15 thoughts on “IDF to Barenboim: No to Gaza Concert – Tikun Olam תיקון עולם إصلاح العالم
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  1. Hell, even the Nazis created orchestras in the concentration camps. Maybe it’s because they know that music gives hope that the Israelis are banning it in Gaza. Can they bring even more shame to themselves?

  2. “Can they bring even morer shame to themselves?” Yes, Mr. Schulman, they can, seemingly on an almost daily basis. Just take a look at these opening paragraphs from a story in today’s HAARETZ:

    “More than 300 olive trees were uprooted and two cars set alight in the West Bank village of Huwwara in the early hours of Wednesday morning.

    “Stars of David and the word ‘Mohammed,’ as well as racist slogans, were also sprayed in Hebrew across the town, including on the walls of a mosque.

    “A military official told Army Radio that the army suspected settler violence against Palestinians, part of some settlers’ policy of imposing a ‘price tag’ on a government order to freeze Israeli construction in the West Bank.”

  3. The score of Barenboim vis-à-vis the Palestinians is not sounding that well. On Jan 1st 2009 he wrote about Palestinians: “[I wish] for the Israeli government to realise … that the Middle East conflict cannot be solved by military means. [And] for Hamas to realise that its interests are not served by violence, … “. Further on: “Palestinian violence torments Israelis … Israeli retaliation is inhuman, immoral, …”. So that’s twice: Israels ‘military’ or ‘retaliation’ opposing Hamas’s ‘violence’ — during the Gaza attack.[1]
    In 2004 he said: “An hour of violin lessons in Berlin is an hour where you get people interested in music. But an hour of violin lessons in Palestine is an hour away from violence and fundamentalism”.[2][3]
    Barenboim has never taken a position on justice, humanity or security for Palestinians whatsoever, let alone on BDS. Only like ‘let’s forget it all and make music with Palestinians for an hour’, ‘It’s all a matter of understanding’. His attitude, and the WEDO’s too for that matter, is one of normalisation. That’s not what Palestinians are asking for, is it. In July 2009[4] he avoided visiting an opera performed by a Barenboim-Said-Foundation-sponsored choir in Ramallah, expecting protests. It seems IDF has not prevented a performance, but a boycott.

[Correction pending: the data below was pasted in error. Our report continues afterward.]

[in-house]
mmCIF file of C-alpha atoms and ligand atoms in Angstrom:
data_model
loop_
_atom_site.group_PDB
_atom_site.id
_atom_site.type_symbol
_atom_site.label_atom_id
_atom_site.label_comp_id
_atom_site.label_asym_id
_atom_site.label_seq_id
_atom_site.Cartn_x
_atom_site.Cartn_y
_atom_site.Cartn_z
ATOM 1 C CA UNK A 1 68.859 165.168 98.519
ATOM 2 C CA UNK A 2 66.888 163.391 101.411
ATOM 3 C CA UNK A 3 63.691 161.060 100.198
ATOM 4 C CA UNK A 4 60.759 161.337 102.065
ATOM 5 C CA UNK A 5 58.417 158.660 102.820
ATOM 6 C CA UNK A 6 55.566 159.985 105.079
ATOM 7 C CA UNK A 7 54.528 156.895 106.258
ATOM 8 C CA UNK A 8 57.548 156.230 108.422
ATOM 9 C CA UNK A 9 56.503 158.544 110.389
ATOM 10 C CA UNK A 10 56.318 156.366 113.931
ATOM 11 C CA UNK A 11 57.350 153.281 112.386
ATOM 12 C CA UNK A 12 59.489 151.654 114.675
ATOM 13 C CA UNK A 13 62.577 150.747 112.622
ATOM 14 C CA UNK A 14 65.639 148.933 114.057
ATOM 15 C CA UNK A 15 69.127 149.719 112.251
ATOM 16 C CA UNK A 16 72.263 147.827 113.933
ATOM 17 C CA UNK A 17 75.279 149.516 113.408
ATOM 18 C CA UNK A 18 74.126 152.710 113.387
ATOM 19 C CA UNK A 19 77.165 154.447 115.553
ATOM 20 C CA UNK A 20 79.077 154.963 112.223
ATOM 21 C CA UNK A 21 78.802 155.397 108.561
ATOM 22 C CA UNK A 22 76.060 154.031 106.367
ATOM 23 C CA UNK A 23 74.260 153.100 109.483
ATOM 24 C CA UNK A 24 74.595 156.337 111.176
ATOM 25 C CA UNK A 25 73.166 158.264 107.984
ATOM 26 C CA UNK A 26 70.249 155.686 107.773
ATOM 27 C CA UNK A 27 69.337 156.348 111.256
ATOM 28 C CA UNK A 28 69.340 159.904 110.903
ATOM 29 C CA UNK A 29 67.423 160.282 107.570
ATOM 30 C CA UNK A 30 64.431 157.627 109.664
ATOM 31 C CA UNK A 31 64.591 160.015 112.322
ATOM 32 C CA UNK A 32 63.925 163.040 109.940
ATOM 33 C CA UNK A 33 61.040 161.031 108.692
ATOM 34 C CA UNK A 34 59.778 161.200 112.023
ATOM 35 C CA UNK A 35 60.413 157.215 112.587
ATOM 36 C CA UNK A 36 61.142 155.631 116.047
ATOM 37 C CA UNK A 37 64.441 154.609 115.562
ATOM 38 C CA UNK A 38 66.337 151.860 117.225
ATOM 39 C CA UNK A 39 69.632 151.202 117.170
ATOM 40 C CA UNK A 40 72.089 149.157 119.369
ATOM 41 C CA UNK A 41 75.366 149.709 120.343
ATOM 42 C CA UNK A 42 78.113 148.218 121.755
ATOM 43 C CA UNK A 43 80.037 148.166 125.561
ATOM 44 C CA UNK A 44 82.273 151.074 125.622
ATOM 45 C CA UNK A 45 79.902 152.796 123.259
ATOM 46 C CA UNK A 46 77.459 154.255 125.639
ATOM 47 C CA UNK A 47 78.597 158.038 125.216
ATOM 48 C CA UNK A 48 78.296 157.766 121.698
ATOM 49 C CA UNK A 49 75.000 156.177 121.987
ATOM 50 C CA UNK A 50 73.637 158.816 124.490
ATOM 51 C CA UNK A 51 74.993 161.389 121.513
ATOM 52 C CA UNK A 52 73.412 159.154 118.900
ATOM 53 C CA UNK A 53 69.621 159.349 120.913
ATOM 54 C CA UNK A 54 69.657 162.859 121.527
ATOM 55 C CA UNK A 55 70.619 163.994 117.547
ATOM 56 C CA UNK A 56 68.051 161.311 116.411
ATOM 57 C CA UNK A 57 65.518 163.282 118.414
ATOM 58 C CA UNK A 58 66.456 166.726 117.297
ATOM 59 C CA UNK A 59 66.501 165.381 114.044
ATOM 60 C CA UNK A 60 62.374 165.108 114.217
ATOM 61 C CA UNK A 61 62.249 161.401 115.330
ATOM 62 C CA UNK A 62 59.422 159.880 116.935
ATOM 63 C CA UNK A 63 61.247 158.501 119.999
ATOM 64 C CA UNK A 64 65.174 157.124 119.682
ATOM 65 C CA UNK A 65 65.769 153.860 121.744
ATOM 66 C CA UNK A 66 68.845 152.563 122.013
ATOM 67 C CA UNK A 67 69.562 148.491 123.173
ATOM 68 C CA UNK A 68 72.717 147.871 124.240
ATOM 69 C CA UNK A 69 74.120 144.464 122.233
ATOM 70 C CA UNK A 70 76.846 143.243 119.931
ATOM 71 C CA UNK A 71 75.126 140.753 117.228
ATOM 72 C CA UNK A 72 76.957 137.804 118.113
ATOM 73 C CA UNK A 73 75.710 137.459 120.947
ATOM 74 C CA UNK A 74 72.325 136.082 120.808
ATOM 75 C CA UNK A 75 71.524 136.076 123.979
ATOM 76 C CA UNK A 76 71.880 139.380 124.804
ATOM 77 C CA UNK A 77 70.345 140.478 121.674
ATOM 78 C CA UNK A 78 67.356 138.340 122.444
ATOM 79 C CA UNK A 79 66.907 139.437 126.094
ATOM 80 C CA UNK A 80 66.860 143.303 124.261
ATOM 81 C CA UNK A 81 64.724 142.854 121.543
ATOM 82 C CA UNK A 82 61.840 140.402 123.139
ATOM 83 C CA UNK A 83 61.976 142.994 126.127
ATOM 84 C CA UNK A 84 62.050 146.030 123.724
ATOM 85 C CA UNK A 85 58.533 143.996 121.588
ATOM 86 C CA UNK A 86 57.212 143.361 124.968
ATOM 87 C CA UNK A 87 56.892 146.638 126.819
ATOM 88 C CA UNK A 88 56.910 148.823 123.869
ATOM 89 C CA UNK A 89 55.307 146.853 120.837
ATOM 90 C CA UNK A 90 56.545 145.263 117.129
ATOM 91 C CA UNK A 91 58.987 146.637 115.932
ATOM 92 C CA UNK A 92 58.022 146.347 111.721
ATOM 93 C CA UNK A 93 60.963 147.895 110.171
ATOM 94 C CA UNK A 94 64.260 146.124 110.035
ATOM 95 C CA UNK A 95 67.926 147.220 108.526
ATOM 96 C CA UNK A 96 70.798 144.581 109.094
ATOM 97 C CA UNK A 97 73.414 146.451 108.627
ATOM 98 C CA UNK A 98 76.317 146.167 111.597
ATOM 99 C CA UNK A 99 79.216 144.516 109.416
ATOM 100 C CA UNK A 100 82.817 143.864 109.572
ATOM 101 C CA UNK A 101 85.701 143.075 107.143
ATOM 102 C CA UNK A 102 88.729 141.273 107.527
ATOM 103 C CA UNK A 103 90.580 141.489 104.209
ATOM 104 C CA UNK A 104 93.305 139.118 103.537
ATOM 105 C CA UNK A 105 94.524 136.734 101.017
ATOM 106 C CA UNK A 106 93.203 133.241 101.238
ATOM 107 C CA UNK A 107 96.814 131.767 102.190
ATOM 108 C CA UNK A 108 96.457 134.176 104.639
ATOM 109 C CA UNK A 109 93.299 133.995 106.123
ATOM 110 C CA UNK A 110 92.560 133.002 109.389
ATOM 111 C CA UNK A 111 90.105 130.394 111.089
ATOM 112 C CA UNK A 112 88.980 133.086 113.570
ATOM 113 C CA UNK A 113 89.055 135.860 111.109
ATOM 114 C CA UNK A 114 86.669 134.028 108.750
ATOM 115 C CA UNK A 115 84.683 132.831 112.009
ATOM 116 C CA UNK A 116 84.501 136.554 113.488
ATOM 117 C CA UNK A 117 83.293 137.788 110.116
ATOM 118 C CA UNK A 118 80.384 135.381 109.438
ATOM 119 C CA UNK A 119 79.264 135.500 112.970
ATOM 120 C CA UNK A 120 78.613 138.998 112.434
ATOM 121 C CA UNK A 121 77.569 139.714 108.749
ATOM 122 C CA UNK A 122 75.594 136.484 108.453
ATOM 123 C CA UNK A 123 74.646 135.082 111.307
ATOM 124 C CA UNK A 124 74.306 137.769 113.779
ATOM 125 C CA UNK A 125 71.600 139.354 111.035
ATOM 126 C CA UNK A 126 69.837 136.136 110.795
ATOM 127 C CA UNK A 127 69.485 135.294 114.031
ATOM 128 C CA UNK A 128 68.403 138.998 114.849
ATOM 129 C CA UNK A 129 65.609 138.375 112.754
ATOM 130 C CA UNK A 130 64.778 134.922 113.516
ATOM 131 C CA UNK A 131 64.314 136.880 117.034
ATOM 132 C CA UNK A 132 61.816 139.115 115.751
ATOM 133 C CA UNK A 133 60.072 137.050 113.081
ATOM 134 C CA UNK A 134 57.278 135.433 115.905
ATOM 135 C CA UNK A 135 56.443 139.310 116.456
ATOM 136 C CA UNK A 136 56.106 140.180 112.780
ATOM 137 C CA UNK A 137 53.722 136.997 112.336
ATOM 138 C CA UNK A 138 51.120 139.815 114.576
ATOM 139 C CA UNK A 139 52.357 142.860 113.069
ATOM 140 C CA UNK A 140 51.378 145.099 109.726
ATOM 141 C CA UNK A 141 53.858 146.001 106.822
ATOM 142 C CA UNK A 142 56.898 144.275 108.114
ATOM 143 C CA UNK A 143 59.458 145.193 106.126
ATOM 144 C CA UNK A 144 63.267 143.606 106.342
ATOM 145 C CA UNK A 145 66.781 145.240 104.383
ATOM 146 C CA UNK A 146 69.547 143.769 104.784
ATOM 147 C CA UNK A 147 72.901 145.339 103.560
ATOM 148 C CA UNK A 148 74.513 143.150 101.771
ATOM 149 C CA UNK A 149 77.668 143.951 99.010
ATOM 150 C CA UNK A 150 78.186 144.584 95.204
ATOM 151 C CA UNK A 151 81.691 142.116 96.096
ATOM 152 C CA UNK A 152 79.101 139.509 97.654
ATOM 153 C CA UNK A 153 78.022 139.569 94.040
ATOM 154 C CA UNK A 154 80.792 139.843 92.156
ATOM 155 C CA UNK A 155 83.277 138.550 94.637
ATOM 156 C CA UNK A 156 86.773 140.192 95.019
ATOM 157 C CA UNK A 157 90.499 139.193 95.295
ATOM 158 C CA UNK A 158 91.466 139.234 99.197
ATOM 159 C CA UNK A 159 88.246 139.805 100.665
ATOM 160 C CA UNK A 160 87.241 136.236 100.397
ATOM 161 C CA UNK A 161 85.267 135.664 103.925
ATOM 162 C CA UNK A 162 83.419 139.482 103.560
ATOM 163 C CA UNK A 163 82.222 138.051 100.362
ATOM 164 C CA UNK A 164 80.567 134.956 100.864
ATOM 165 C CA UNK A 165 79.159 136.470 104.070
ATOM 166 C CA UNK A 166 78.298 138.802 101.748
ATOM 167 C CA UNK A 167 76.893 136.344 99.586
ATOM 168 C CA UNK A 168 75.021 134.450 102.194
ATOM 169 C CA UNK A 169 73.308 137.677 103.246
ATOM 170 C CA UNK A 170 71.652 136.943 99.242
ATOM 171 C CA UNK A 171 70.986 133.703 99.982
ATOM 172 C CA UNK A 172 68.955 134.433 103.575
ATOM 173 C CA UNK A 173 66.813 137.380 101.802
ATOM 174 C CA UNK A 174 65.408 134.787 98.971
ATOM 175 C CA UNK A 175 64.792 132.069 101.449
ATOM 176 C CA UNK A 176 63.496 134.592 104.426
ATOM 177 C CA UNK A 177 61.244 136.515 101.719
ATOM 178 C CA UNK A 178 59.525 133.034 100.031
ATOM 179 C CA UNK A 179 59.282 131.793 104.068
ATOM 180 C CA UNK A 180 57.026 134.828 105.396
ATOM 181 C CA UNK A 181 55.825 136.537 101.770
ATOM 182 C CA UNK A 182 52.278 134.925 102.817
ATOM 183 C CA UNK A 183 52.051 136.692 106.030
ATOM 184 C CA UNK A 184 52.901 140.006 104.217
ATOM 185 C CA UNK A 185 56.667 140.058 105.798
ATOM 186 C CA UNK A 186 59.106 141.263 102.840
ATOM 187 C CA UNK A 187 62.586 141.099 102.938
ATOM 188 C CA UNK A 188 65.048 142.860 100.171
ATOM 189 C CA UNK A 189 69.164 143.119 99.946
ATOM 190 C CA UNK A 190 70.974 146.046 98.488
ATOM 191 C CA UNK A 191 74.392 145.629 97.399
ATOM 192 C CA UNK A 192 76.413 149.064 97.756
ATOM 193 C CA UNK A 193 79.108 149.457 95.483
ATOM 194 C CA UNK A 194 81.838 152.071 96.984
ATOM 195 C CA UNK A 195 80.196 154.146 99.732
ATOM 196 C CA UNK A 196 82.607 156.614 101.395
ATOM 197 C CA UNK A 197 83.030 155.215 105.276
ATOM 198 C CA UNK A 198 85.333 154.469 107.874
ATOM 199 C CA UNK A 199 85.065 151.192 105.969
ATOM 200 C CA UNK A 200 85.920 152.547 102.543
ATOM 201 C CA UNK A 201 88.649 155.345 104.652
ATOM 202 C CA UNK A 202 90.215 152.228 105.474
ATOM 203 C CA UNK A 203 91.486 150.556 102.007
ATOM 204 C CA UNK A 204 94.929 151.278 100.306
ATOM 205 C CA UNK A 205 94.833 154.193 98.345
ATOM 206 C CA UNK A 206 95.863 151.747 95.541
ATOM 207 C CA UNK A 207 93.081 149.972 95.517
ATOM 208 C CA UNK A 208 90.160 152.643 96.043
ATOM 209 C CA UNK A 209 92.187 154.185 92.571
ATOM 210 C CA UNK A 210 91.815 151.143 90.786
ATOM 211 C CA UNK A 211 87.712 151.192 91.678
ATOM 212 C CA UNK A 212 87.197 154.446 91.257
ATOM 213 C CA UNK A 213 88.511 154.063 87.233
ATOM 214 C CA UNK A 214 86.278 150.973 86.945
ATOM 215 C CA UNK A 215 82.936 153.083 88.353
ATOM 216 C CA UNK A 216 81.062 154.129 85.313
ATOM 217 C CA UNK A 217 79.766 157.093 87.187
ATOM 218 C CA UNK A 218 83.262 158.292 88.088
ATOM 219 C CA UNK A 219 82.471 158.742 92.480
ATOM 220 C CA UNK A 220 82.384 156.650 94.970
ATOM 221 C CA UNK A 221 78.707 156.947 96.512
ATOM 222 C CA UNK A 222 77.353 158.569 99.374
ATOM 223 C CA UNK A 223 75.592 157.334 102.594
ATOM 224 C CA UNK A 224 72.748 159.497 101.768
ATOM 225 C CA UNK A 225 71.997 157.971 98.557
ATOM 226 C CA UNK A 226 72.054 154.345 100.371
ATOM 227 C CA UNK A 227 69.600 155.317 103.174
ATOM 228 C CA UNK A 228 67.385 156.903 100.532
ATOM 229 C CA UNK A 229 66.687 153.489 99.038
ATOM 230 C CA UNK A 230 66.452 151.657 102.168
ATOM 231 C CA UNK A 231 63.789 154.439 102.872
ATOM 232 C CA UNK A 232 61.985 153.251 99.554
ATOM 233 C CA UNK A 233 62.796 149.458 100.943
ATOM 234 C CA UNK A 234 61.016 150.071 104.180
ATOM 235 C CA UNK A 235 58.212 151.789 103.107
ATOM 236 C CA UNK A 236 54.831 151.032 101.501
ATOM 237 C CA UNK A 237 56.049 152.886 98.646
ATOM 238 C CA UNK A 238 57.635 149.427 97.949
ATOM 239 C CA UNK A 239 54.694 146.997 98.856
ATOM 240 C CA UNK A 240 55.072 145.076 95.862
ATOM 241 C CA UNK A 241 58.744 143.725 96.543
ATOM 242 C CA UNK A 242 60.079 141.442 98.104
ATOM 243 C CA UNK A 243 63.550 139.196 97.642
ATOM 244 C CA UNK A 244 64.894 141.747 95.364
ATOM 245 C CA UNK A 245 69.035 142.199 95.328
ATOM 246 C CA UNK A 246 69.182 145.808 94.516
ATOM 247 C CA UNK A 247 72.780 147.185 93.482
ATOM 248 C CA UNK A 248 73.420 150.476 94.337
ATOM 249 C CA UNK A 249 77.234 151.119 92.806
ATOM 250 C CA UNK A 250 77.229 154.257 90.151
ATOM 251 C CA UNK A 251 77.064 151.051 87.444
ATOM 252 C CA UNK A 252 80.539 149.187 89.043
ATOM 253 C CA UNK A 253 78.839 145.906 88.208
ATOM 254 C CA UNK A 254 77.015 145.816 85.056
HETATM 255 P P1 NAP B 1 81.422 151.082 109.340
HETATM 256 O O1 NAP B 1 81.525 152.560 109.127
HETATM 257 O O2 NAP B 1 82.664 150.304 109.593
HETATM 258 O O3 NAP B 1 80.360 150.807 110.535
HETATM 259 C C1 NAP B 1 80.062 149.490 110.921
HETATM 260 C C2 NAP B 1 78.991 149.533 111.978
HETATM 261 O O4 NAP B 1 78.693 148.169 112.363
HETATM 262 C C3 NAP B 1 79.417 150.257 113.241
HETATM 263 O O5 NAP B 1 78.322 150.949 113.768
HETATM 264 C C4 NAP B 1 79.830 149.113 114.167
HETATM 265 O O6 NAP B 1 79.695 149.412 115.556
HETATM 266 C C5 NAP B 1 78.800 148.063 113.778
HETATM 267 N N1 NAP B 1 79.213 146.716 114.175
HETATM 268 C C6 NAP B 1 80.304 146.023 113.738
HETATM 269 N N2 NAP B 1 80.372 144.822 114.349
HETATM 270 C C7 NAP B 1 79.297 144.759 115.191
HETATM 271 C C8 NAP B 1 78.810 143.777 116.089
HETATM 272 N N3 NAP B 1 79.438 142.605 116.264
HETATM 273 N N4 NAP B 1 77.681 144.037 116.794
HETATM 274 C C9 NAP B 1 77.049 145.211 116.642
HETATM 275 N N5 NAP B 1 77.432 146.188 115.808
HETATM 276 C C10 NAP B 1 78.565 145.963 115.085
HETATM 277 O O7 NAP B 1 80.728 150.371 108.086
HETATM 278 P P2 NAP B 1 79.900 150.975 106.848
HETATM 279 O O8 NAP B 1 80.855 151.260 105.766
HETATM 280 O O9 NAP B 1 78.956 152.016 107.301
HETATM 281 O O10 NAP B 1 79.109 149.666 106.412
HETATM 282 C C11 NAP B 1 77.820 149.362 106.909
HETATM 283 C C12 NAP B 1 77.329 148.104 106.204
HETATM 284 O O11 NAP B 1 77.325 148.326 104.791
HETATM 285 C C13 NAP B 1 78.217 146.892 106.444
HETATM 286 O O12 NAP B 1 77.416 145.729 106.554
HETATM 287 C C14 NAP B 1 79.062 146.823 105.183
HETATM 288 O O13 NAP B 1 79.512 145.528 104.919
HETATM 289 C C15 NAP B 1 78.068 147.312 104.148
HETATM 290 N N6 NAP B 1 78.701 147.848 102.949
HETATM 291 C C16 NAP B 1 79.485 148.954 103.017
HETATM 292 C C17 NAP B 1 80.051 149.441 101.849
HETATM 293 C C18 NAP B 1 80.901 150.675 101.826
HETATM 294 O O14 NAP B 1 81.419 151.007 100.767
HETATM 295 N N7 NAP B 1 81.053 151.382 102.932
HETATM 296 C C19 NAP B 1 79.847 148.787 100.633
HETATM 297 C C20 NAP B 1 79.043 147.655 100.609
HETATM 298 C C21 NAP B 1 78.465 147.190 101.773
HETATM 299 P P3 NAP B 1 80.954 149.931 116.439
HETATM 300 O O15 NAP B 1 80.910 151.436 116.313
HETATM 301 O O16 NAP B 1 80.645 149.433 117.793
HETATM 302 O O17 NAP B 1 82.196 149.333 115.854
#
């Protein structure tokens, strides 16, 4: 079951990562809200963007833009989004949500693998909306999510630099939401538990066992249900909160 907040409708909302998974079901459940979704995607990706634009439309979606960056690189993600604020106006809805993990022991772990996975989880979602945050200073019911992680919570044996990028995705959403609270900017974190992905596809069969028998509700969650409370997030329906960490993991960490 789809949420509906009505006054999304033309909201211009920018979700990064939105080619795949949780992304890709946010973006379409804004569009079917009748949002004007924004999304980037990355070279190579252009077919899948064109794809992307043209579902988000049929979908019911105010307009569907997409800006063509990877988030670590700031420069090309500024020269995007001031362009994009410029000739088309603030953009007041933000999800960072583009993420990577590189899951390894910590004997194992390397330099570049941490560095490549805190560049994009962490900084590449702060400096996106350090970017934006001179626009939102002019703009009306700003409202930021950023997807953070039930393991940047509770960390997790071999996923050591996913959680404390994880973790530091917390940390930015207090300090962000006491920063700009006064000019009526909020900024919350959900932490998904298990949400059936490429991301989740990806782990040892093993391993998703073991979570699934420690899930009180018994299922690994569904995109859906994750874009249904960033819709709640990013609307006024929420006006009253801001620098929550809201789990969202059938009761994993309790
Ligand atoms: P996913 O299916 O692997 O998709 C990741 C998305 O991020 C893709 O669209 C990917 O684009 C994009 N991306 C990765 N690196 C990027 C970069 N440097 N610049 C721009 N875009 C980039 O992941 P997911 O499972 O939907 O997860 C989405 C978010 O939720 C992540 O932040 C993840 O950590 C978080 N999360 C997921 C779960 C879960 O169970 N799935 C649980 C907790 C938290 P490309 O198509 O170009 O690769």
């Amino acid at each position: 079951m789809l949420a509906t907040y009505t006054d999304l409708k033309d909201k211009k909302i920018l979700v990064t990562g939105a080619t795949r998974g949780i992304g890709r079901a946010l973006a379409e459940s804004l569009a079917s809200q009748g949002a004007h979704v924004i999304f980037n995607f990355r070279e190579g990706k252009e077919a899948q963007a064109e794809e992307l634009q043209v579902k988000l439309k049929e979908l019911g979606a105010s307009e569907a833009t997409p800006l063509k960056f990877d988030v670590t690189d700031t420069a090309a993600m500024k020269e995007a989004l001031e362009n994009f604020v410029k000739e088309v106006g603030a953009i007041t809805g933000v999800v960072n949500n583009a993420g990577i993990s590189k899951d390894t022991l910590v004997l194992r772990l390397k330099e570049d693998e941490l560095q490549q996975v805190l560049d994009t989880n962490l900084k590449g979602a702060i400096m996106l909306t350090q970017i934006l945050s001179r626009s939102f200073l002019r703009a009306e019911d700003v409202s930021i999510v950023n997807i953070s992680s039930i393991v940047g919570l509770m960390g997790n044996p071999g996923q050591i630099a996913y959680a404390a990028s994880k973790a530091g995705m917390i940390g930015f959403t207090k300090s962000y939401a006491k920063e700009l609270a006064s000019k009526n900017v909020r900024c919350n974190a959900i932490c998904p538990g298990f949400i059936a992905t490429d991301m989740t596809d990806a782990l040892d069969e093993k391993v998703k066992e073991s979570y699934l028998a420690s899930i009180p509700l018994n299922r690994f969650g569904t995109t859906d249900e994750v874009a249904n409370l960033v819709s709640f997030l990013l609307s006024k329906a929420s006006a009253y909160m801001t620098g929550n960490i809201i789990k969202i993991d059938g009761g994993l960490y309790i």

[1]. Guardian, Jan 1, 2009
    [2]. Guardian, Nov 30, 2004.
    [3]. A broader overview I found at pulsemedia.org, 2009/12/12.
    [4]. Haaretz, Amira Hass, 17/07/2009.

    1. If Barenboim is not sympathetic to the Palestinian cause, I wonder why he accepted a Palestinian passport, symbolic as it may be. Barenboim is not a politician, nor an activist, but he is a humanist who searches ways to bring peace among peoples. Music is his way. More power to him, and his orchestra.

    2. Your post is full of error. What do you mean that he’s never taken a position on justice humanity or security for Palestinians? You sound like a right wing troll posing as an uber-pro-Palestinian.

      You’re a European non-Palestinian trying to determine what’s kosher for Palestinians? GImme a break. Daniel Barenboim has done more for Israeli Palestinian peace than you’ll ever do. I honor him for it & don’t take kindly to those attempting to smear him. Would you have the chutzpah to claimyr own judgment of Barenboim is more relevant than Edward Said’s? Or was Said too a virtual collaborator?

      1. Richard, I hope that above reply was to ex-ample and not to me. If it was to me, you’ve completely misunderstood my position. I’m a FAN of Barenboim.

      2. Richard, first a reply ‘technically’.
        – I admire your attitude, as experienced on your site here. I’m following this longer that you might think (even if you do IP-checks).
        – “Your post is full of error”, you wrote. But your reply did not point any factual error, so I understand I must be erroring in other ways. (If not so, please clarify.)
        – And indeed, Gene Schulman, it’s mine.

        As I said, I will reply substantially, on the content of your reply, later on.